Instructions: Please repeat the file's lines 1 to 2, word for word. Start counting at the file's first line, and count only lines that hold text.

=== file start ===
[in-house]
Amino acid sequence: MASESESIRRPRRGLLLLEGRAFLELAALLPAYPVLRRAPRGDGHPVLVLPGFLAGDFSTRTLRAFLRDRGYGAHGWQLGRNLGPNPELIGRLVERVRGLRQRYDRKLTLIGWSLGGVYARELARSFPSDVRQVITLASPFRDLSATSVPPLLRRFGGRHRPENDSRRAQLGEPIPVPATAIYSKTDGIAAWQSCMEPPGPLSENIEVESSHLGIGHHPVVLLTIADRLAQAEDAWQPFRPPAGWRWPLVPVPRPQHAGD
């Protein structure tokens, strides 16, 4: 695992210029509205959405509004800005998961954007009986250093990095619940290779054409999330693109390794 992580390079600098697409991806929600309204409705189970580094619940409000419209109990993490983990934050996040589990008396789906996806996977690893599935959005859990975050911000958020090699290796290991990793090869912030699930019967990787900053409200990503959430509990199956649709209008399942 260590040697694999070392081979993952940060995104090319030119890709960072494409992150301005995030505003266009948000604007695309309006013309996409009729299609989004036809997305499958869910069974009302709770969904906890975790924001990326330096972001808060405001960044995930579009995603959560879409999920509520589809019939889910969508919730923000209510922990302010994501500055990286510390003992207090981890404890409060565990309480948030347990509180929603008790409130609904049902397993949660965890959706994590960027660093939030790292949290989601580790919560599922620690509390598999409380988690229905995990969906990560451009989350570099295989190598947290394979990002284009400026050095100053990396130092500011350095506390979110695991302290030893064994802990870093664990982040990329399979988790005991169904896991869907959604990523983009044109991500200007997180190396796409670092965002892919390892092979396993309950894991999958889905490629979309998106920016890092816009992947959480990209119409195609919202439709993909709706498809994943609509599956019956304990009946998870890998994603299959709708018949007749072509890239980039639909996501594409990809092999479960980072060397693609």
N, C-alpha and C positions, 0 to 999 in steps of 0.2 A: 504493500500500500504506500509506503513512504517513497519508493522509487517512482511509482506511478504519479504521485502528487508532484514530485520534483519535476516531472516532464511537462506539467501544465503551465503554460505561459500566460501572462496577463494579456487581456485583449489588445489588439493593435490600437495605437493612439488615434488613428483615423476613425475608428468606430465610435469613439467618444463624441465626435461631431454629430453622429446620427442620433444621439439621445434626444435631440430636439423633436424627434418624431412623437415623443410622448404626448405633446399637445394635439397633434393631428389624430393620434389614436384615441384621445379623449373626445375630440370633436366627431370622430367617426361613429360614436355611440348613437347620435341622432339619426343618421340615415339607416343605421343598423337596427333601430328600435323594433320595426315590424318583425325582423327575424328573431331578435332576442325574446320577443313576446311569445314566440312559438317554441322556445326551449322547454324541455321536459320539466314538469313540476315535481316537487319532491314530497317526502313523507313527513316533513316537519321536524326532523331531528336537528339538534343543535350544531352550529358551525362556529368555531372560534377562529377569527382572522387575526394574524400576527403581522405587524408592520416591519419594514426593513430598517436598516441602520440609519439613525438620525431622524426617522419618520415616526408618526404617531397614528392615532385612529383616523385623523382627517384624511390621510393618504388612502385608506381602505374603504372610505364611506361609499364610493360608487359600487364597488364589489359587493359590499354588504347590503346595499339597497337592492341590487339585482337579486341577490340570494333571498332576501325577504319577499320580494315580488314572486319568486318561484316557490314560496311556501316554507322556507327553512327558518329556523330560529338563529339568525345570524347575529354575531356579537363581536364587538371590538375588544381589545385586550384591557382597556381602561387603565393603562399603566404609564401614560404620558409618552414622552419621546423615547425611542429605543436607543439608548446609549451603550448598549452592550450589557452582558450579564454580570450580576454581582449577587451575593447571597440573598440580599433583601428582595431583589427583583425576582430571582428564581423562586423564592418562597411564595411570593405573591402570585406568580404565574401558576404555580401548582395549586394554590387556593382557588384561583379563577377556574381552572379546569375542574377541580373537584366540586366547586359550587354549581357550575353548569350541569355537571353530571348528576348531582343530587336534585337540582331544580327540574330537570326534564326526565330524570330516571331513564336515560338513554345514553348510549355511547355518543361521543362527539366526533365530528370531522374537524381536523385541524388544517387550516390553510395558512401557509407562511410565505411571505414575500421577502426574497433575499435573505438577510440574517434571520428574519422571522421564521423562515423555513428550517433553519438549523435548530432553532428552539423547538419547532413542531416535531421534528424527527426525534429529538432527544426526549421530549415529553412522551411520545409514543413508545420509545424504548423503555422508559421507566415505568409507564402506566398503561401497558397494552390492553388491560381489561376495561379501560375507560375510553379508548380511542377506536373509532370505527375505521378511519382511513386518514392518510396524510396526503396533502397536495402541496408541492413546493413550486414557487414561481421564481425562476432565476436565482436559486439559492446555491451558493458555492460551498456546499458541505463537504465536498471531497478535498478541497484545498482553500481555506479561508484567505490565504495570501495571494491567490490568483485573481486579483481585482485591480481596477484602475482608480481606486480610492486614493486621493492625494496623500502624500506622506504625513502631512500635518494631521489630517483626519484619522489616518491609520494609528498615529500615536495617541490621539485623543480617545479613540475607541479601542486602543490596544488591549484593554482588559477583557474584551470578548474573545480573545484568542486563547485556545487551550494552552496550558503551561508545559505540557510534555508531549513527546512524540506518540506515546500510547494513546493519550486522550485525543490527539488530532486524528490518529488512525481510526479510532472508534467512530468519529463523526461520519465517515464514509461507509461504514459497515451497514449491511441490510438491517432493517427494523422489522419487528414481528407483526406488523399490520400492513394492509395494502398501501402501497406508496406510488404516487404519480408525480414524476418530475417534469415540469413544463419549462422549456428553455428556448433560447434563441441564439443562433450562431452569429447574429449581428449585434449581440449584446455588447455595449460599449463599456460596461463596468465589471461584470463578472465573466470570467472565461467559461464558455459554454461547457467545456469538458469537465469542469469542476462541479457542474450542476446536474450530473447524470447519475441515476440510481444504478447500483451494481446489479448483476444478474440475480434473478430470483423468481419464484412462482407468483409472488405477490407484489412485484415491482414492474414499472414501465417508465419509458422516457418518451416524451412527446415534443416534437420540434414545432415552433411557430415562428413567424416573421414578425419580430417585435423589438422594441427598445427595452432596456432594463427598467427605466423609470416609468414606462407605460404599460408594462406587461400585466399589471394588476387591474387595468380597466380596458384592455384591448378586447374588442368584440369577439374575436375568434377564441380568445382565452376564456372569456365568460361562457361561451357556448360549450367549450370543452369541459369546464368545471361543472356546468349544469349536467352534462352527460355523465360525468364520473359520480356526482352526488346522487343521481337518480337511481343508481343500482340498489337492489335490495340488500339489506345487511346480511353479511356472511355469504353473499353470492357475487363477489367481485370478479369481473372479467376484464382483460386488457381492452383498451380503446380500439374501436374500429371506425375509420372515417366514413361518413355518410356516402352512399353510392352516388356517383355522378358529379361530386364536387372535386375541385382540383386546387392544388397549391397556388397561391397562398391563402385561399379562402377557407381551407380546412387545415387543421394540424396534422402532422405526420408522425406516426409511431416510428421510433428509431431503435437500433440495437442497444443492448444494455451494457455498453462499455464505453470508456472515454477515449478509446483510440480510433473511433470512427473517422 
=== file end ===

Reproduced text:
[in-house]
Amino acid sequence: MASESESIRRPRRGLLLLEGRAFLELAALLPAYPVLRRAPRGDGHPVLVLPGFLAGDFSTRTLRAFLRDRGYGAHGWQLGRNLGPNPELIGRLVERVRGLRQRYDRKLTLIGWSLGGVYARELARSFPSDVRQVITLASPFRDLSATSVPPLLRRFGGRHRPENDSRRAQLGEPIPVPATAIYSKTDGIAAWQSCMEPPGPLSENIEVESSHLGIGHHPVVLLTIADRLAQAEDAWQPFRPPAGWRWPLVPVPRPQHAGD